14.9 From the history of Soviet censorship

No 14 : 30 June 1970

Does Censorship Exist in the Soviet Union? A samizdat collection of documents from 1917-1922 with an anonymous foreword (Leningrad, 1970).

“‘… people of our era should know what a price in sacrifices was paid by the working class of our country to achieve the right to a’ free press’ reads the foreword to the collection The Bolshevik Press in the Vice of Tsarist Censorship, 1910-1914 (Leningrad, 1939). They should also know what price was paid for the loss of that right.”

The collection includes documents on the initial stage (1917-1922) of Soviet censorship :

1. “Decree on the Press” and “General Regulations on the Press”, signed by Lenin on 27 October (9 November) 1917. Prohibition of the non-Bolshevik press and censorship restrictions were declared to be temporary, extraordinary measures.

“As soon as the new order is consolidated, all administrative pressures on the press will be terminated and absolute freedom will be established for the press within the limits of legal accountability, in accordance with a law which in this respect will be extremely broad and progressive.”

“The present regulations are of a temporary nature and will be repealed by special decree when public life returns to normal.” (As is well-known, there has been no such ‘special decree’ to this day.)

There then follow extracts from the discussion of this question at sessions of the All-Russian Central Executive Committee (quotations from the discussions are from the book Proceedings of Sessions of the All-Russian Central Executive Committee of the Soviets of Workers’, Soldiers’, Peasants’ and Cossacks’ Deputies, Second Convocation, Moscow, 1918).

2. Extracts from the memoirs of D.A. Lutokhin, editor of the journals Economist and Utrenniki (published in Archive of the Russian Revolution, Vol. XII, Berlin, 1923) and from P. Vityazev’s book Private Publishing Houses in Soviet Russia (Petrograd, 1921, issued in duplicated form and with all rights reserved [na pravakh rukopisi]). This chapter deals principally with the period of transition to NEP and the abolition of military-revolutionary censorship.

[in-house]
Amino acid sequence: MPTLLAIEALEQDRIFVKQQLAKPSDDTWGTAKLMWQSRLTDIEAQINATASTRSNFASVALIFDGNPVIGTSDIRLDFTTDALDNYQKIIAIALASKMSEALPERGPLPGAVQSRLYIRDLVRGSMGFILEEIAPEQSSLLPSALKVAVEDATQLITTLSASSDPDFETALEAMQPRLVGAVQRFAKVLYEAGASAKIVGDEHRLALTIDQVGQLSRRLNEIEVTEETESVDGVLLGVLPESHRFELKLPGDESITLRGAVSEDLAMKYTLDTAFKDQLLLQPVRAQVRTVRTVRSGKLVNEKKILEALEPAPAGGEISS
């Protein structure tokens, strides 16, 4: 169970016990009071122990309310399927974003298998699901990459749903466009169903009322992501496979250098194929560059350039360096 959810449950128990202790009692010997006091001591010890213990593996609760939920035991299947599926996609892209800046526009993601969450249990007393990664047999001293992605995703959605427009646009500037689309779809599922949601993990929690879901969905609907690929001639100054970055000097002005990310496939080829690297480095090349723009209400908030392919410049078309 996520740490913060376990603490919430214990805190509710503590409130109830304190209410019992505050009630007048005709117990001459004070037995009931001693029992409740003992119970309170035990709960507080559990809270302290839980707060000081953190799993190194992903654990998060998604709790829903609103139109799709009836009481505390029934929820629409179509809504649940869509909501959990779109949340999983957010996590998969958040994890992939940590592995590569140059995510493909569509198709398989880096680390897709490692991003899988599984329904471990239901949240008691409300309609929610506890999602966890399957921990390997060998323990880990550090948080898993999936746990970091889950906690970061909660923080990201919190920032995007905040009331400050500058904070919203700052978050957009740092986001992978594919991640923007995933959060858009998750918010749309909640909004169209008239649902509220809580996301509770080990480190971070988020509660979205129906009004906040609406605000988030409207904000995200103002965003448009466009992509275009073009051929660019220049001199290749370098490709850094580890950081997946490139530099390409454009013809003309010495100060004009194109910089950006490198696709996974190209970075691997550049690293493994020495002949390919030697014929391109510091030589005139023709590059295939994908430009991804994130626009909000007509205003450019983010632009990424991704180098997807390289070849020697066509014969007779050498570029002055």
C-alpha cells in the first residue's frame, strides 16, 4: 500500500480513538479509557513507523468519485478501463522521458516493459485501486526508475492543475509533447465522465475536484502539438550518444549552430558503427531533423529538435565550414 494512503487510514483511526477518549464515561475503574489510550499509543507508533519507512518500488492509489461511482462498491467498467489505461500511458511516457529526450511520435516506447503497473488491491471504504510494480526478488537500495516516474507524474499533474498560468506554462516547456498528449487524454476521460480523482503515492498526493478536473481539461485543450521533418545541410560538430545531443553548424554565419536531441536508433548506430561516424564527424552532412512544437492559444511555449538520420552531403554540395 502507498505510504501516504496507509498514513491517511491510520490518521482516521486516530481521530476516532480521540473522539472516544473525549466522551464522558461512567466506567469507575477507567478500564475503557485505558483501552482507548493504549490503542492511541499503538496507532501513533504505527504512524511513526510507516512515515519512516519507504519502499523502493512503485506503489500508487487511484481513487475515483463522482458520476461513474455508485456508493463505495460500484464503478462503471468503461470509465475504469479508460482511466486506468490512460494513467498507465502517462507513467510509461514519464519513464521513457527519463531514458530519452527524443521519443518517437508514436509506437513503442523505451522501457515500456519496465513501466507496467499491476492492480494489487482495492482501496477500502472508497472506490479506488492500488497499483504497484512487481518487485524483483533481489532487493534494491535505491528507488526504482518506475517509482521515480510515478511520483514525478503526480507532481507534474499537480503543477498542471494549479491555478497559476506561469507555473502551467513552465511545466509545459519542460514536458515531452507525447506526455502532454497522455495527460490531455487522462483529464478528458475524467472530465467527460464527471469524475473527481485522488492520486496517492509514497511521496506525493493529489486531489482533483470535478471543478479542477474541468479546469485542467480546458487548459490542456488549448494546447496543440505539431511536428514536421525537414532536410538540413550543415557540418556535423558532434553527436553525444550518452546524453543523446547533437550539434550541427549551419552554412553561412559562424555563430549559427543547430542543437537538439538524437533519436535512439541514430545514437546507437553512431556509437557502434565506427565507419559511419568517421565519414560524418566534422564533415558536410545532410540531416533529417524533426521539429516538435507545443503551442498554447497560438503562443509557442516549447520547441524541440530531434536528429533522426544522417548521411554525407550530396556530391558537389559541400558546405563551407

At that time (1921) the functions of the censorship were exercised by the State Publishing House [Gosizdat] (founded in 1919 by V. Vorovsky and later headed by N. Meshcheryakov and I. Skvortsov-Stepanov). It was then a department of the People’s Commissariat of Enlightenment. In this chapter there is also material on the role was played in censorship by the Agitprop Department of the Communist Party central committee and the Press Department of the VChK-GPU [early titles for the KGB]. It also includes a list of decrees restricting private publishing activity: on the State monopoly of public announcements (1917-1918), the mandatory publication of official communications, etc. Names mentioned include the Petrograd Press Commissar N. Lisovsky; the head of the literature and publishing section of the Commissariat of Enlightenment V. Ya. Bryusov; A. Serafimovich, one of the first “fervent supporters” of the achievements of the October Revolution in the field of the press; and also M. K. Lemke, the author of several research works on the tsarist censorship and, according to rumours of the period, one of the theoreticians of the “statutes” of the Soviet censorship.